Where do I begin?
Ellianna passed her sixth birthday, as healthy as her new healthy can be. It was a strange feeling, to be honest. So many February days past have been filled with hospitalizations and stress and illness. I do think we finally got to the bottom of all that troubled her, God willing. The cycle of her illness has evened out and almost disappeared (if you didn’t know where to look)- meaning that we finally, finally found the sweet spot with her treatments and diet. Glory to God!
Josiah, too, continues to heal. They stepped back some of his medication, to evaluate if some nerves have started firing, and so far, so good. We won’t know for sure until his next colonoscopy (when they replace his c-tube), but we are all curious to see. He may or may not have to have surgery this summer; he’s reaching an age where they may be able to replace his tube without putting him under, but as he also needs to have some exploratory surgery for some other things, they will probably do it all together all at once. All that aside, we have definitely reached a new season with them both, a normal, an expected path; they will always have these chronic life-long incurable illnesses, but their illnesses no longer define them or us in such a profound way as they have these last few years.
The real news, however, and the reason that everything suddenly got so quiet- was some really tremendous changes for us all. James found a much better job back in our home state of Tennessee, rather unexpectedly. Given the children’s medical needs/insurance (we can’t be without it!) there could be no downtime between the two jobs, and we had to move in basically a week. Not only did we manage to do it, we actually had space left in the truck! Four years in pursuit of minimalism definitely paid off. It was a wonderful feeling, and it was a blessing that we could move so quickly because of it.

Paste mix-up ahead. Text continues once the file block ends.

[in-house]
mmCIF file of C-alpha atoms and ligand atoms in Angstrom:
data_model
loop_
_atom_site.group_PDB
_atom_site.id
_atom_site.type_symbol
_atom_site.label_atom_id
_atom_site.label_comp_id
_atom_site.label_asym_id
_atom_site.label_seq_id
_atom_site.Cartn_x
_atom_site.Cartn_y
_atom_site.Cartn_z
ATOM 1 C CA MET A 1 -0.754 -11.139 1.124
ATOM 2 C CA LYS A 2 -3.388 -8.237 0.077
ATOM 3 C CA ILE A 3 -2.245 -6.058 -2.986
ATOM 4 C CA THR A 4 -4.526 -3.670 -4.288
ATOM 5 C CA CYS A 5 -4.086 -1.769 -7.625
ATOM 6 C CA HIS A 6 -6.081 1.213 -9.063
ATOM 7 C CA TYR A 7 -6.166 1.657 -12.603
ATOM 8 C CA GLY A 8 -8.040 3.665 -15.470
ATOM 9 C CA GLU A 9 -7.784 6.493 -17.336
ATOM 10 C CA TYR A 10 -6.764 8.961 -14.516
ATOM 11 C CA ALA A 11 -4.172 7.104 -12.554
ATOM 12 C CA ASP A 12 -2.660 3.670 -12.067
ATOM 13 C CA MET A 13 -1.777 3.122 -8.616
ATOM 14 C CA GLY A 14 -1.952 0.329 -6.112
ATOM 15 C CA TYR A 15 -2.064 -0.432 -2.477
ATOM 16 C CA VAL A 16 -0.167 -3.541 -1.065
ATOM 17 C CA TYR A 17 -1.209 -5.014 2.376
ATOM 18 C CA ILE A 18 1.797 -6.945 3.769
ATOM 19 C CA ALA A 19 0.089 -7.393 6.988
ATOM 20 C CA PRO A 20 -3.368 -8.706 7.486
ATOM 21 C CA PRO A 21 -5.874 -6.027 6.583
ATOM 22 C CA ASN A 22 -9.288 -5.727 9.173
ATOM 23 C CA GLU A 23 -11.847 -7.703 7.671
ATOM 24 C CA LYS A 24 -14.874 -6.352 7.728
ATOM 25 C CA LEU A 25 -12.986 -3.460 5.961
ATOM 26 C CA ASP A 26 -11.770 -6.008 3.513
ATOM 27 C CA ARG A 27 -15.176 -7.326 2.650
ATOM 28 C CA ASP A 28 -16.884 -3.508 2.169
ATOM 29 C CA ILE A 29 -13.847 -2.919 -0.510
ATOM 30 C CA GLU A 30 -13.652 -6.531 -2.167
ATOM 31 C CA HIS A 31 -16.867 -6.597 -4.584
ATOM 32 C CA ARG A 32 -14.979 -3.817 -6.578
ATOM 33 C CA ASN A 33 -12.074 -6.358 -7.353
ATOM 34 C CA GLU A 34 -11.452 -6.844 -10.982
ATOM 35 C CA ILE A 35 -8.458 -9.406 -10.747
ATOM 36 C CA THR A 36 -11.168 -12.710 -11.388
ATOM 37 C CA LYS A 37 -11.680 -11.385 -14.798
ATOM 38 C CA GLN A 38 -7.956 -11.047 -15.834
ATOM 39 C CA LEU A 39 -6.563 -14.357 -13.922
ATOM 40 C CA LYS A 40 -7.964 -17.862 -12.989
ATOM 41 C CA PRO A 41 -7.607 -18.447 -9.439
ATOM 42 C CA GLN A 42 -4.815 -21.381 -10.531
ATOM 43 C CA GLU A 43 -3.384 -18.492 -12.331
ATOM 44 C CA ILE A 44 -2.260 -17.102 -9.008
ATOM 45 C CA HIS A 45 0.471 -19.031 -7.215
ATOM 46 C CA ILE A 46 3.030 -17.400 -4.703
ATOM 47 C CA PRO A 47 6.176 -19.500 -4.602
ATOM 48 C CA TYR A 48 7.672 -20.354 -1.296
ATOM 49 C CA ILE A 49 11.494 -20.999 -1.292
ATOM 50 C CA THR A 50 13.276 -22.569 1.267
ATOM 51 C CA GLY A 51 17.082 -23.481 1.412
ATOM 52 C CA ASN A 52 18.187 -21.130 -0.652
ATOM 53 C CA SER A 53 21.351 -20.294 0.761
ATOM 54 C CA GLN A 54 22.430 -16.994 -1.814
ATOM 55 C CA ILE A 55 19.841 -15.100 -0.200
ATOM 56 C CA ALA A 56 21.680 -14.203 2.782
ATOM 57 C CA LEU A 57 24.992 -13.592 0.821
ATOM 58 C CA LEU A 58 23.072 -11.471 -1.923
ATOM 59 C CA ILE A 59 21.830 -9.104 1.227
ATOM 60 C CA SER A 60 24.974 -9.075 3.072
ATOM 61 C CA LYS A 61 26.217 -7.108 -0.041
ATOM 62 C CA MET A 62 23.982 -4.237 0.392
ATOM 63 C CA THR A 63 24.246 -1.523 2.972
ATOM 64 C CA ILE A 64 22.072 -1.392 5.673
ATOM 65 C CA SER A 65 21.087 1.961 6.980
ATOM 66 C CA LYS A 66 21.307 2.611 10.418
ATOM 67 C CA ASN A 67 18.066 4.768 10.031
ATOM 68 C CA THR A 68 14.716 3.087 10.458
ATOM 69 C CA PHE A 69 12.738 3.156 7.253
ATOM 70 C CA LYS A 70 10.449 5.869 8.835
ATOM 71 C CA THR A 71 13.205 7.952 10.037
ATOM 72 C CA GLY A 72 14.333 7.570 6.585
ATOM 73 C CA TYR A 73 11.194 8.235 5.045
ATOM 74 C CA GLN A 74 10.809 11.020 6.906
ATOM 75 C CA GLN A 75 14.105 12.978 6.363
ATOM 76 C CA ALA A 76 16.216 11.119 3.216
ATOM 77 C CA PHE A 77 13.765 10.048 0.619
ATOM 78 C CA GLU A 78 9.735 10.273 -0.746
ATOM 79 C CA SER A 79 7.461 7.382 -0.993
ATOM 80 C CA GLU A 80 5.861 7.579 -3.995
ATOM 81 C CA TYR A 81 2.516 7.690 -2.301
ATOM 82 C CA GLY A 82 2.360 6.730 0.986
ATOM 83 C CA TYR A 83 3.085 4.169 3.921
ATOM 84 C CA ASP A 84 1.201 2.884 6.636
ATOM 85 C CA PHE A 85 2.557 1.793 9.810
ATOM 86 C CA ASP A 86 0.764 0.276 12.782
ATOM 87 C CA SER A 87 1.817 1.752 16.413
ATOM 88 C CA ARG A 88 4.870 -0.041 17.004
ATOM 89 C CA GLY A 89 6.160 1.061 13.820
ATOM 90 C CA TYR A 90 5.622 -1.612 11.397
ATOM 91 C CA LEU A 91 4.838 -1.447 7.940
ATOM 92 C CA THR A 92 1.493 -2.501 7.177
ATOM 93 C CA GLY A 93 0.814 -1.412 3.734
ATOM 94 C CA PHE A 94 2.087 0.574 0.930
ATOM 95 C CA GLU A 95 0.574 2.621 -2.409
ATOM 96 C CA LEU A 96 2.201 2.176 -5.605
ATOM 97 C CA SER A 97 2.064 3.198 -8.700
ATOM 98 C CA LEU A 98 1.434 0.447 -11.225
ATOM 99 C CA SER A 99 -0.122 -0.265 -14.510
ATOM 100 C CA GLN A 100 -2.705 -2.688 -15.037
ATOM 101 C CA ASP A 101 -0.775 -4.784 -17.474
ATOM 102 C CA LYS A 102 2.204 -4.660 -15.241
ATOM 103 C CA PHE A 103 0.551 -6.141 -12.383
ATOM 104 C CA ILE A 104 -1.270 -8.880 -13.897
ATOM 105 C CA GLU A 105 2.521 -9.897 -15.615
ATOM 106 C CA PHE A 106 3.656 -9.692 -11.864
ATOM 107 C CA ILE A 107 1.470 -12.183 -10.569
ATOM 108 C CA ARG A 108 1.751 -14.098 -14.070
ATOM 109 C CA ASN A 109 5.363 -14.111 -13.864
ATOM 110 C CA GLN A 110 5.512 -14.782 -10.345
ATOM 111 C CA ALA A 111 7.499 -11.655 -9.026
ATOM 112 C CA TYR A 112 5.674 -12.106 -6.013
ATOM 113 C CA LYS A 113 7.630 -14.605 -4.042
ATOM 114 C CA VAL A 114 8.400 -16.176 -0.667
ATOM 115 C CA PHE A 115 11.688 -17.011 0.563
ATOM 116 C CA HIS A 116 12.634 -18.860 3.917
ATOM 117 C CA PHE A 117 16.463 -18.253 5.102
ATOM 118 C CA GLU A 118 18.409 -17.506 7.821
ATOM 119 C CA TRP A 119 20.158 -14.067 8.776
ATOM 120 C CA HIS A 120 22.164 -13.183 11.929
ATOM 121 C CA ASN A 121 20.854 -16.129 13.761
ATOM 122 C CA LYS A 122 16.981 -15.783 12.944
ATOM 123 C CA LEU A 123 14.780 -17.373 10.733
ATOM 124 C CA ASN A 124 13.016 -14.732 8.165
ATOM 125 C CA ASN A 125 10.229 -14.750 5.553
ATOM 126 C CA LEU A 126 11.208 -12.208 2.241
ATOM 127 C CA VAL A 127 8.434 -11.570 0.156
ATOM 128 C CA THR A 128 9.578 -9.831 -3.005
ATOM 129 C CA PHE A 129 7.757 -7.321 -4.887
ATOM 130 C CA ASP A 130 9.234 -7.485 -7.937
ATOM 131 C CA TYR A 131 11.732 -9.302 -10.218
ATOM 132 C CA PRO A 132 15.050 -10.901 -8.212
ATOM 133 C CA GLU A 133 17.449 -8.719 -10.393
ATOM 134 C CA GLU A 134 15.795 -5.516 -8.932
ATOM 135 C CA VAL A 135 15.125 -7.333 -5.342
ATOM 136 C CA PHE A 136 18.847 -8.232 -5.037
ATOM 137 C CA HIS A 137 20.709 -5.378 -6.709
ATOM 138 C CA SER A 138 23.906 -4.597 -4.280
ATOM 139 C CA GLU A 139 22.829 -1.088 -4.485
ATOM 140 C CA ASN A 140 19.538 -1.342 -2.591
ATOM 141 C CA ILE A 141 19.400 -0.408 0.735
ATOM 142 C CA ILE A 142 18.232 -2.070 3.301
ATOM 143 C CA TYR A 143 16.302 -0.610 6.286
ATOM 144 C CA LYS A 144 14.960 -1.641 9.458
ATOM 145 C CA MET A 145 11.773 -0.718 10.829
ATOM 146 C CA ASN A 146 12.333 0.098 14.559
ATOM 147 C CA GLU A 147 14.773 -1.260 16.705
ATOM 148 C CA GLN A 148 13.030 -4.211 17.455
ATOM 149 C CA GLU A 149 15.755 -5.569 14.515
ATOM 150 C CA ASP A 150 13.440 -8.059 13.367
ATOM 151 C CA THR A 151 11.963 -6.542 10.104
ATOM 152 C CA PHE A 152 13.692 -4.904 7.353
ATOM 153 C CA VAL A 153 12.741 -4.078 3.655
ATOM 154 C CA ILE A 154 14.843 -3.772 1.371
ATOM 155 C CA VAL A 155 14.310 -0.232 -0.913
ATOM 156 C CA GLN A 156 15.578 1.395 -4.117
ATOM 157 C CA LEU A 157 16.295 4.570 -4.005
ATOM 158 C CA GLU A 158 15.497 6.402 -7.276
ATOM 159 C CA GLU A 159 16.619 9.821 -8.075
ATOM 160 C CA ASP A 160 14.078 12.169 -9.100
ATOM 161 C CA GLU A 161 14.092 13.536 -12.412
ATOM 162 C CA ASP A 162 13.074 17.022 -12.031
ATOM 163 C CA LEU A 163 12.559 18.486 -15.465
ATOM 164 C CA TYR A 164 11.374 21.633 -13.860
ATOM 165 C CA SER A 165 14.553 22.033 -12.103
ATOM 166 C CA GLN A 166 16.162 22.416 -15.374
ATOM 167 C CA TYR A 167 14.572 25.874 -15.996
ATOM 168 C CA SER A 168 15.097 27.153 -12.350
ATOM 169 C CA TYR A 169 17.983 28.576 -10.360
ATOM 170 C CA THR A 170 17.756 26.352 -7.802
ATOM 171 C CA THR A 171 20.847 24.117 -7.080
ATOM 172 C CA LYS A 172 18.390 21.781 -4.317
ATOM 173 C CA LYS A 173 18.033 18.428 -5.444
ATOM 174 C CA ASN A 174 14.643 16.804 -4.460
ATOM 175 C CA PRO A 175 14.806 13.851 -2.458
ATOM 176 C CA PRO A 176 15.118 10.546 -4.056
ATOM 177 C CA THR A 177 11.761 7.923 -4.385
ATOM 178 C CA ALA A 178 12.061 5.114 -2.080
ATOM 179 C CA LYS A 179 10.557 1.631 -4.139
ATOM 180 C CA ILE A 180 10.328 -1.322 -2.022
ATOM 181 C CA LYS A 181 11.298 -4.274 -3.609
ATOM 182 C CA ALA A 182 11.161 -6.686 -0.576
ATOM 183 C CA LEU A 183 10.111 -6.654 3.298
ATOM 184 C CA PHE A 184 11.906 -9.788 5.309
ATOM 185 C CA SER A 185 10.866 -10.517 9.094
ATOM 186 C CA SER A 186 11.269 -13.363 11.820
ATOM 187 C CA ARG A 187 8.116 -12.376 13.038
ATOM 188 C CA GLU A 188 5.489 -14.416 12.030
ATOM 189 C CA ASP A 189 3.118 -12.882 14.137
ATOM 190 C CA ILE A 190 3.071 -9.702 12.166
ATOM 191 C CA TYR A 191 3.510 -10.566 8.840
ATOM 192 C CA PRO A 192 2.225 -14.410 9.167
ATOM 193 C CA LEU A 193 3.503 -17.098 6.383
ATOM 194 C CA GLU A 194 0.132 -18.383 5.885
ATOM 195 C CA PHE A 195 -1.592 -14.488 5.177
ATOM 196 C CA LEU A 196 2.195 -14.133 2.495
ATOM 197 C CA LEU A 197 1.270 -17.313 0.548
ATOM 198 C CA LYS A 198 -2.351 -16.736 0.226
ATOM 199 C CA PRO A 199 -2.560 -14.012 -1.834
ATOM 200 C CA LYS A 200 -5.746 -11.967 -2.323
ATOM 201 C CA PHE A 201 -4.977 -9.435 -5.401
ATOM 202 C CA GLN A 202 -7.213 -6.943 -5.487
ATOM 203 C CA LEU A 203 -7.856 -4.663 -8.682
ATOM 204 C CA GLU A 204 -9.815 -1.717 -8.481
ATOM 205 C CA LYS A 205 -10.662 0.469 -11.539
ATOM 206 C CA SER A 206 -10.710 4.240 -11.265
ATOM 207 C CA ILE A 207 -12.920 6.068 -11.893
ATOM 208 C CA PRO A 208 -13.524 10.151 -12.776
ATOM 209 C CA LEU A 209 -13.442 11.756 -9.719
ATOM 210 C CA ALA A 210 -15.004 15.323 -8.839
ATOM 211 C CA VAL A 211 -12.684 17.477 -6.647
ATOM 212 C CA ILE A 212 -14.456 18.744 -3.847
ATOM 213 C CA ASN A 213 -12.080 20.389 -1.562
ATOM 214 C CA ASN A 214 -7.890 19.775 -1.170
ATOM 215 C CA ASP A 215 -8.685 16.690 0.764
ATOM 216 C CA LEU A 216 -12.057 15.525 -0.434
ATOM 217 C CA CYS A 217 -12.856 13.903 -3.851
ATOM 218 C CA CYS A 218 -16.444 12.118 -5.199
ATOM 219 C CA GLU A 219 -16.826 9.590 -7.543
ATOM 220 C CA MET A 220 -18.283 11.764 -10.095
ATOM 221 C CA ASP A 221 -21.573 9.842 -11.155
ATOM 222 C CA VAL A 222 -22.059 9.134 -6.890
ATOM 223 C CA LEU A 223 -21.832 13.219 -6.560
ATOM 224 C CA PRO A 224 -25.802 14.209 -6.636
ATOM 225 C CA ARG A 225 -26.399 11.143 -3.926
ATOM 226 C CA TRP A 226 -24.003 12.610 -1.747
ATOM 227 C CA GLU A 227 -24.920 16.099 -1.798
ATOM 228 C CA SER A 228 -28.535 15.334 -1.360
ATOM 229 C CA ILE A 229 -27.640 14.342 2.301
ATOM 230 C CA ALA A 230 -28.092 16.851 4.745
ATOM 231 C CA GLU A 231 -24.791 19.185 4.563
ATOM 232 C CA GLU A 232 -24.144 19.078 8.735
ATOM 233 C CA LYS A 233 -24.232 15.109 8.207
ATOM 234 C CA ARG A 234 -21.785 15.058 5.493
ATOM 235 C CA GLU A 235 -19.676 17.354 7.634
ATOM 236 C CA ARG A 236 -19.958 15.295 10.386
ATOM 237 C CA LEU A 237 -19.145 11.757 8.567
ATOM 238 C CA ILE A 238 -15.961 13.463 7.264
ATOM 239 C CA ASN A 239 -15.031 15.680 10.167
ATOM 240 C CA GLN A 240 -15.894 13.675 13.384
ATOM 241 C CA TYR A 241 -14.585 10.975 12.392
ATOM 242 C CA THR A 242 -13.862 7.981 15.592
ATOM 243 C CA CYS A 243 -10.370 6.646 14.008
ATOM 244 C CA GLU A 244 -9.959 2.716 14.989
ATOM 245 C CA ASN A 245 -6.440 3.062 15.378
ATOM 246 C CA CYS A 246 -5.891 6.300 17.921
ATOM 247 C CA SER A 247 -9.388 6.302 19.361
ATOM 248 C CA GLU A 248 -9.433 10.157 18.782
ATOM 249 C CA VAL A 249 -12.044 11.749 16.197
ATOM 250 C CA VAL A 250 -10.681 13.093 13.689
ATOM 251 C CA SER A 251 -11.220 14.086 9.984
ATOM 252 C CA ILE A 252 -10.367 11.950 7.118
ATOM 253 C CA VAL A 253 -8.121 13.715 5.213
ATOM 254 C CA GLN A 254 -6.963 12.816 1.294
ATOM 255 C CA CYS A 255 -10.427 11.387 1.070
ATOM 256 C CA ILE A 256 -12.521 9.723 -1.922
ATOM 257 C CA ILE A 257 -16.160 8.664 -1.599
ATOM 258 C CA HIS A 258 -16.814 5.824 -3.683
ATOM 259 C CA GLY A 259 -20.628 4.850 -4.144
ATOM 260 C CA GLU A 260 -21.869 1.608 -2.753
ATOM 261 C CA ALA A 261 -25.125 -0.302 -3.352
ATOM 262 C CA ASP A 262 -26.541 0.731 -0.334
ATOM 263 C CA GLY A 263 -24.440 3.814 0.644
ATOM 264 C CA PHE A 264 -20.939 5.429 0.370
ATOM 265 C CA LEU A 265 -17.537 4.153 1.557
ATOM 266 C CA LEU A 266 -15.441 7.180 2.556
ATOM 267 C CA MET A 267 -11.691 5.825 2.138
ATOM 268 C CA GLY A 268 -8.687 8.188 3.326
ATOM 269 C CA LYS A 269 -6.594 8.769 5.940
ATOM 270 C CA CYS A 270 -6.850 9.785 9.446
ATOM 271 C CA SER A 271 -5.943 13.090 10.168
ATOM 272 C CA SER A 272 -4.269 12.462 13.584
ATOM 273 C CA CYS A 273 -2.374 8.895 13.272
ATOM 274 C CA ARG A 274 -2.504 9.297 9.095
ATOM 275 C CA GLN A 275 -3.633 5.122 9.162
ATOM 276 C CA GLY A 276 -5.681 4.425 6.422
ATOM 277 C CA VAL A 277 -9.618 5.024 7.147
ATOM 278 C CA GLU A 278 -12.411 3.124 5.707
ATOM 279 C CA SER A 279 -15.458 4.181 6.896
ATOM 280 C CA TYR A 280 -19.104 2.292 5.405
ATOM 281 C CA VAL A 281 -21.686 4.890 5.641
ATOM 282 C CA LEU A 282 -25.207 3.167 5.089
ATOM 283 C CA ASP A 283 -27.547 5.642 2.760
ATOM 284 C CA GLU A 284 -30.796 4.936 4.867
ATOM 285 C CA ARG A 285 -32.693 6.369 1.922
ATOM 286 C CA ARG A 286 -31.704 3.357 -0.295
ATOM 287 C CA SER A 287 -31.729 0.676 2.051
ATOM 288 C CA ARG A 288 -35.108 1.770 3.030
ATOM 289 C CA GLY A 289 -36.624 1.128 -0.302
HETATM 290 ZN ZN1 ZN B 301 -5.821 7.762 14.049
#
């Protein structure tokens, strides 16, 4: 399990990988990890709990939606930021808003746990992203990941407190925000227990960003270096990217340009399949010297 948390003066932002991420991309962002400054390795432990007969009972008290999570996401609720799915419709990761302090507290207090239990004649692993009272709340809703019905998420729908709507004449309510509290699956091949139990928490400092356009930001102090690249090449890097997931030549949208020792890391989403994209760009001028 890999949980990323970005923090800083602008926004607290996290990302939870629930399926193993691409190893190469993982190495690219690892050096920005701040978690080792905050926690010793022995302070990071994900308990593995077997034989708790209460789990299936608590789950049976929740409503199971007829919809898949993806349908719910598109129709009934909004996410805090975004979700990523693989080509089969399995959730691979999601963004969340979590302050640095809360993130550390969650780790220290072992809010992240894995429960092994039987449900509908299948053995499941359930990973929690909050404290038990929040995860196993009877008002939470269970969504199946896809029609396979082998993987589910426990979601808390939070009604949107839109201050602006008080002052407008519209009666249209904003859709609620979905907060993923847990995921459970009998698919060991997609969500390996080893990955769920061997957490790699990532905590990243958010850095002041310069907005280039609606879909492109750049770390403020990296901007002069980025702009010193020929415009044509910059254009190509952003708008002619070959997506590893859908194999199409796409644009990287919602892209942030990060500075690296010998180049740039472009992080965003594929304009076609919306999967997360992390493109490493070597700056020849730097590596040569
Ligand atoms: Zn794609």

For the first time in the history of our marriage and family, we split up for an extended period of time, which felt very strange. Some of our children still had things going on in Virginia; some doctors appointments, some birthday trips (Swan Lake! The Symphony!) gifted by the grandparents before we knew of James’ job, some music lessons…and of course, closing up our house here and preparing it for inspection. A few kids here, a few kids there, and mom and dad in different states. It went well, but I’m glad we won’t have to do that again any time soon!
Homeschooling and my 365 painting practice definitely took a back seat this last month. The kids did continue in some of their schooling on their own; we grabbed these unschooling journals for a bit of fun and a change (while still giving a bit of structure- a must in our family), and they were a big hit. I was able to sketch and paint in some small snatches, but not at all in the way I expected to. I somewhat foolishly told my friend whose commission I am working on that I thought once the bigger part of the move was over I would have plenty of time to paint and finish before the month was up; he (far wiser than I) knew better and told me not to worry and return to it when the time was ripe. So that’s on deck in the next few days and weeks- such adventures!
Ah, there is the other news: a beautiful, wonderful, far reaching commission, with a fellow artist halfway around the world; one of the serendipities that could only have happened in the universe’s own timing. It is so exciting and so life-giving, but I can tell you absolutely nothing about it! HA. All in good time.
As I’m writing, I keep thinking of my dear friend who faces some incredibly difficult medical challenges; we spent a long afternoon over coffee recently comparing notes about what life is like with chronic illness. It’s a very lonely path to walk some days, whether you are the patient or the caregiver. It’s hard for many to understand the challenges. But as we were talking, she said- all I can do is live now, in this moment. Her words have stuck with me, and have become somewhat a whispered mantra: lean into the beautiful now. Give me eyes to see and to rejoice in the place where my feet are set.